and then, you know,
things can go south, more Covid
cases will strike,
and then you end up having to
shut the schools down again,
and you know, maybe put people
back from stage three
into stage two, and everybody
wants to avoid that, right?
JOHN MICHAEL:
Exactly right, and you know,
I guess, full disclosure
of a sort here, you know, my kid
is going back into
a kindergarten class in
September, and so I, you know,
I obviously have some sort of
personal interest in this
as do millions of other Ontario
parents, but the,
I guess, the two factors
I would say
in the government's defense, and
I don't feel, like,
super compelled to rush to the
government's defense here,
but I will say two things here.
One is that, and the
government has said,
and I think they're correct on
this, that the government
has said, and I think they're
correct on this, that the safety
of schools is going to depend as
much on what is happening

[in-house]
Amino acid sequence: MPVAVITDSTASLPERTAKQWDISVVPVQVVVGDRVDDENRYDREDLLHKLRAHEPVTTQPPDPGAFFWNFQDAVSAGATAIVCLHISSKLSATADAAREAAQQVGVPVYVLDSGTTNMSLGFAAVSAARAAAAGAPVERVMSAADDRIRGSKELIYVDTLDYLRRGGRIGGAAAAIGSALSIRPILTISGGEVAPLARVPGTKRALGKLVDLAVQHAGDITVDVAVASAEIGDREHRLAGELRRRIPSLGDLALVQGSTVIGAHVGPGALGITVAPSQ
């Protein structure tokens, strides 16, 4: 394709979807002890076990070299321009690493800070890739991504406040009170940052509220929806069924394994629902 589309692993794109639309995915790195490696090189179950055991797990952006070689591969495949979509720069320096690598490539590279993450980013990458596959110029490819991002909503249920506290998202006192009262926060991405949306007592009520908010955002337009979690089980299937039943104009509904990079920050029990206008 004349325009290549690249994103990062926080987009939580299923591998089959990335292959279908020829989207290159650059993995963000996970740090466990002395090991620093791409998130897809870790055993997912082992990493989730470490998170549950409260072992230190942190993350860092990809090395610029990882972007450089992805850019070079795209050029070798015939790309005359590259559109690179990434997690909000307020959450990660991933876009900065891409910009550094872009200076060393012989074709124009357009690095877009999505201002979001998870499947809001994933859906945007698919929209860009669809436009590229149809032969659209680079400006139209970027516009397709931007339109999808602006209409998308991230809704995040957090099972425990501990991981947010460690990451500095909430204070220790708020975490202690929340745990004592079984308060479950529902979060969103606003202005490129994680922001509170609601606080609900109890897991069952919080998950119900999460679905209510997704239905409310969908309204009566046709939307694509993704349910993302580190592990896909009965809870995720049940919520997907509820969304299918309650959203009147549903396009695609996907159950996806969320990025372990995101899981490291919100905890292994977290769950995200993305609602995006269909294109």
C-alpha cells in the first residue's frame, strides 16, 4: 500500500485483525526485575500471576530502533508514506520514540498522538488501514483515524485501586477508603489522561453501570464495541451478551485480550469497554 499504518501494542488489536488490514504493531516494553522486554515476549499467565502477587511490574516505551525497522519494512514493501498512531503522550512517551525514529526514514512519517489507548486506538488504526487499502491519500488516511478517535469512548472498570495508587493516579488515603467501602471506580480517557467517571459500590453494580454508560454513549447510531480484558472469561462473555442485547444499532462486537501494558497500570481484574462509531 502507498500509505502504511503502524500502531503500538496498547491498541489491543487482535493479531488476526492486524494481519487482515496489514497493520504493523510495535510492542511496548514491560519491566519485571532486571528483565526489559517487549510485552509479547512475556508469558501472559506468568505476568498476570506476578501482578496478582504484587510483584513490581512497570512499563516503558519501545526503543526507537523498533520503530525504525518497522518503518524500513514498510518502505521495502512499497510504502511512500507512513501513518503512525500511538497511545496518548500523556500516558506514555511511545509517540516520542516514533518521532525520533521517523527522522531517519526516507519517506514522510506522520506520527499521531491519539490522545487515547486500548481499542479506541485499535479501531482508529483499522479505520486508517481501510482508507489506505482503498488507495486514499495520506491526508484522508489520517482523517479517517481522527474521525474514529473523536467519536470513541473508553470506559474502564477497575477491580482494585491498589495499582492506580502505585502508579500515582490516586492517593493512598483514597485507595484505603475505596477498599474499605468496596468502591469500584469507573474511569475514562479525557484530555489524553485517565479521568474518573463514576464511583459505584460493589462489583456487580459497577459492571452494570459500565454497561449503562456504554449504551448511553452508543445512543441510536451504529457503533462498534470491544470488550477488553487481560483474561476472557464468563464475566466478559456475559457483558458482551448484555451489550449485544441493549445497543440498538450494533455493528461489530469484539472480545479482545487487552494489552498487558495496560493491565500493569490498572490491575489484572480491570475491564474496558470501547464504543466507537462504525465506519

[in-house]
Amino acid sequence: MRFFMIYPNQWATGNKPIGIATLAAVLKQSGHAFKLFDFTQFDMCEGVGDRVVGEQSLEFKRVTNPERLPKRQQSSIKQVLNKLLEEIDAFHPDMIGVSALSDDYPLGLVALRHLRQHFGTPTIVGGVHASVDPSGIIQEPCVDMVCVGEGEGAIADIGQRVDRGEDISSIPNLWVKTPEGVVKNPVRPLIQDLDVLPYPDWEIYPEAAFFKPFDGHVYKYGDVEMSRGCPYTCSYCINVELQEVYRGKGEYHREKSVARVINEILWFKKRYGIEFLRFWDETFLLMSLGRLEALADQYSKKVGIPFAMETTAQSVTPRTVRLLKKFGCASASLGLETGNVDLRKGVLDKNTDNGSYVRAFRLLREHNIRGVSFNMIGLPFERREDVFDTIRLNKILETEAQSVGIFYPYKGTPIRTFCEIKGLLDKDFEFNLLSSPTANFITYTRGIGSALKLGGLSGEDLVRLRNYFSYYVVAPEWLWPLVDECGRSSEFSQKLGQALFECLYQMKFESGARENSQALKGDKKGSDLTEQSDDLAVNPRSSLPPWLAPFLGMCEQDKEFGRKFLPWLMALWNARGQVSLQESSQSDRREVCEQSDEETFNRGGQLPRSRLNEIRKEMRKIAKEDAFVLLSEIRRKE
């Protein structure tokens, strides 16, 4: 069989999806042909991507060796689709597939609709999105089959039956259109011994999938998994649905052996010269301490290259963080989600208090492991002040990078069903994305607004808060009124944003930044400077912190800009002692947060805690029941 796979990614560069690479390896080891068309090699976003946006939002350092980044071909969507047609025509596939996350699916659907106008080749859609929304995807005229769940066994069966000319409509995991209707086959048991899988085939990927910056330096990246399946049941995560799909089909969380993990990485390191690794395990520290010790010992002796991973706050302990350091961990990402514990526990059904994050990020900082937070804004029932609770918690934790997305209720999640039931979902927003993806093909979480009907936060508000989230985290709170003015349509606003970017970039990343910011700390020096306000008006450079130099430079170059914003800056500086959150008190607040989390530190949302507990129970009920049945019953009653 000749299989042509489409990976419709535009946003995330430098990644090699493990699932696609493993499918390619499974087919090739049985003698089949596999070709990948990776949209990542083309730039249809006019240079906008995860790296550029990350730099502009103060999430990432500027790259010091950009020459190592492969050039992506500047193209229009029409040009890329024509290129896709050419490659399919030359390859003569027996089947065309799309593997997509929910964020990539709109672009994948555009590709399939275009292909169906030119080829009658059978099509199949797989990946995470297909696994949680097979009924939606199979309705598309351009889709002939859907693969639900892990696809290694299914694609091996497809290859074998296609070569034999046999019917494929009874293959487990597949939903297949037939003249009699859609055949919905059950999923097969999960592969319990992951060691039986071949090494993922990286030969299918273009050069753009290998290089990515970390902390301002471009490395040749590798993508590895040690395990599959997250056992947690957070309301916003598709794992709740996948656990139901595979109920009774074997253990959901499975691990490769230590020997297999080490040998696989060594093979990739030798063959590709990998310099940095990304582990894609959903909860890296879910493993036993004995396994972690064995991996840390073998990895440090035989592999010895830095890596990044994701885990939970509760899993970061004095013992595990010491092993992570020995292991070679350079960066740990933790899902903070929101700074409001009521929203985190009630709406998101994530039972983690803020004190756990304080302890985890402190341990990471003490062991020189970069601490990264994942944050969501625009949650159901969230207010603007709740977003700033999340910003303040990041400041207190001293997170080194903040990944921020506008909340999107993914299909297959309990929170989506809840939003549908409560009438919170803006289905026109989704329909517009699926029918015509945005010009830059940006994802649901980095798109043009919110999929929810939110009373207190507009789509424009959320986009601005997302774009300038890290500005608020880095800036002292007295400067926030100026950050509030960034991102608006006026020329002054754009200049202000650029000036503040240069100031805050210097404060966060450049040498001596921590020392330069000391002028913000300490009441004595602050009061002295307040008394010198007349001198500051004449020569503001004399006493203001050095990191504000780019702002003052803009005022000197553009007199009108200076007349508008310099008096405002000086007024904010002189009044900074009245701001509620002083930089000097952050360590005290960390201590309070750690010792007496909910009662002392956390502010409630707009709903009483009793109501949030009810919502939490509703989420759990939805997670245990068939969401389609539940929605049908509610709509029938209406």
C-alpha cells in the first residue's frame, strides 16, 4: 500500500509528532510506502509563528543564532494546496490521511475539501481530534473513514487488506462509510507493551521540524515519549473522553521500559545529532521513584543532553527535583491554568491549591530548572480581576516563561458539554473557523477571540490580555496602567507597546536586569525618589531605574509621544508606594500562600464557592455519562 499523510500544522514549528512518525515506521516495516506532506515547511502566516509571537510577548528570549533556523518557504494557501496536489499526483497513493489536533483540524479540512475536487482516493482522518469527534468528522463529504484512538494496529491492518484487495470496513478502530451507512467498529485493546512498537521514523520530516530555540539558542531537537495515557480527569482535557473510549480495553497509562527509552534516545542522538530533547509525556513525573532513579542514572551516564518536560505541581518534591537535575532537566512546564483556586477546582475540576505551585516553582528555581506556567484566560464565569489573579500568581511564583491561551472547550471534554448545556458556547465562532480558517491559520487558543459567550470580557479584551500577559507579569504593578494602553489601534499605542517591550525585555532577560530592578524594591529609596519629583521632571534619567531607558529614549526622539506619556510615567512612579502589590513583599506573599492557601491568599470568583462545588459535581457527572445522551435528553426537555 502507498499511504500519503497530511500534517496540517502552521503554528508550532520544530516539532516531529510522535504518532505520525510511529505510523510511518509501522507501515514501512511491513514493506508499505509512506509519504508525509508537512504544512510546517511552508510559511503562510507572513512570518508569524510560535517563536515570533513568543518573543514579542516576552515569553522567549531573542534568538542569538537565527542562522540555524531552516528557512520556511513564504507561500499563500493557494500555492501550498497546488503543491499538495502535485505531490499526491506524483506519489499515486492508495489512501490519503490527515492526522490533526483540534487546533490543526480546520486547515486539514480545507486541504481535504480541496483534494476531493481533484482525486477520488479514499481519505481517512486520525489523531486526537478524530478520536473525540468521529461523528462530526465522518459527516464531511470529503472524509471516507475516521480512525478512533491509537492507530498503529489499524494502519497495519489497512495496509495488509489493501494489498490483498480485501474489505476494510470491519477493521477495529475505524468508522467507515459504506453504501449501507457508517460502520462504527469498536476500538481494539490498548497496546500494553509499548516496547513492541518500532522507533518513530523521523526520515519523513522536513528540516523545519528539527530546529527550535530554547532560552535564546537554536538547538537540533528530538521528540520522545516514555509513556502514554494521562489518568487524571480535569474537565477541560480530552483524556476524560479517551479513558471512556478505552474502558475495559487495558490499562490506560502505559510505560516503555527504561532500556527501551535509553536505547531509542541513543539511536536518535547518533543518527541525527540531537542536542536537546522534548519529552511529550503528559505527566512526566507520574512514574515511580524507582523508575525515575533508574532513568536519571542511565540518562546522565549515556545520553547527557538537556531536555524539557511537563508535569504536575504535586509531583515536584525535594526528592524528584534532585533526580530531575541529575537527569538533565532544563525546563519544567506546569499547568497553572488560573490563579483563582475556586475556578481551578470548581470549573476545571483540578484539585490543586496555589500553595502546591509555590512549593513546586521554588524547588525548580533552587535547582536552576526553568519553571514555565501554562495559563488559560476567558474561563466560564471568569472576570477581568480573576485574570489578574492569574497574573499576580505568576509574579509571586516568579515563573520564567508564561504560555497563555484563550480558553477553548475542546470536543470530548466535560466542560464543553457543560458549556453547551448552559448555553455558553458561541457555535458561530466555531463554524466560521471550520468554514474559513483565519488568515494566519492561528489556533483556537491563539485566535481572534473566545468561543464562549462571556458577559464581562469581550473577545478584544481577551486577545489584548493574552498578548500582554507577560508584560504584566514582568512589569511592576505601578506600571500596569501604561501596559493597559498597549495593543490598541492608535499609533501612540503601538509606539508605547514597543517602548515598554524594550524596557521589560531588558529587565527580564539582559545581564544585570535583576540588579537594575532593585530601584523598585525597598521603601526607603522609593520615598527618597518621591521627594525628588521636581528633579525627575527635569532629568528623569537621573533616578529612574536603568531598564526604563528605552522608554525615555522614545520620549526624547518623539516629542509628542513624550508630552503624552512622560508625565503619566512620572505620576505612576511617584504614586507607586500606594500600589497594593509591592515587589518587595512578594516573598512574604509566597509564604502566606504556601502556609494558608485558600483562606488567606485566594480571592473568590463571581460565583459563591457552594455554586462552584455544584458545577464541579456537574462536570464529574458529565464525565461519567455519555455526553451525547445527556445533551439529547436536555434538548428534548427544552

outside of the schools as what
happens inside. That it is--
if we can bring the level of
Covid-19 infections
down throughout the province,
it will be safer to, you know,
not have the perfectly small
class sizes that we would
ideally like to see. Um, every--
every day we go with fewer
than 100 cases,
lab-tested across Ontario, which
we're now on day four of that
here in Ontario, you know, every
day we have like that
is a day where this plan, this
school plan looks safer.
The other thing I would say is
that the government
faces real resource constraints.
We talked about
the Ontario Liberal proposal
to reopen schools
on this podcast before.
Billions of dollars, tens of
thousands of new teachers
needed, thousands of new
class spaces.
You can't just wish those
resources into existence.
You actually have to do the
work to find them.
And I think, in particular,
the labour shortage
is probably what has the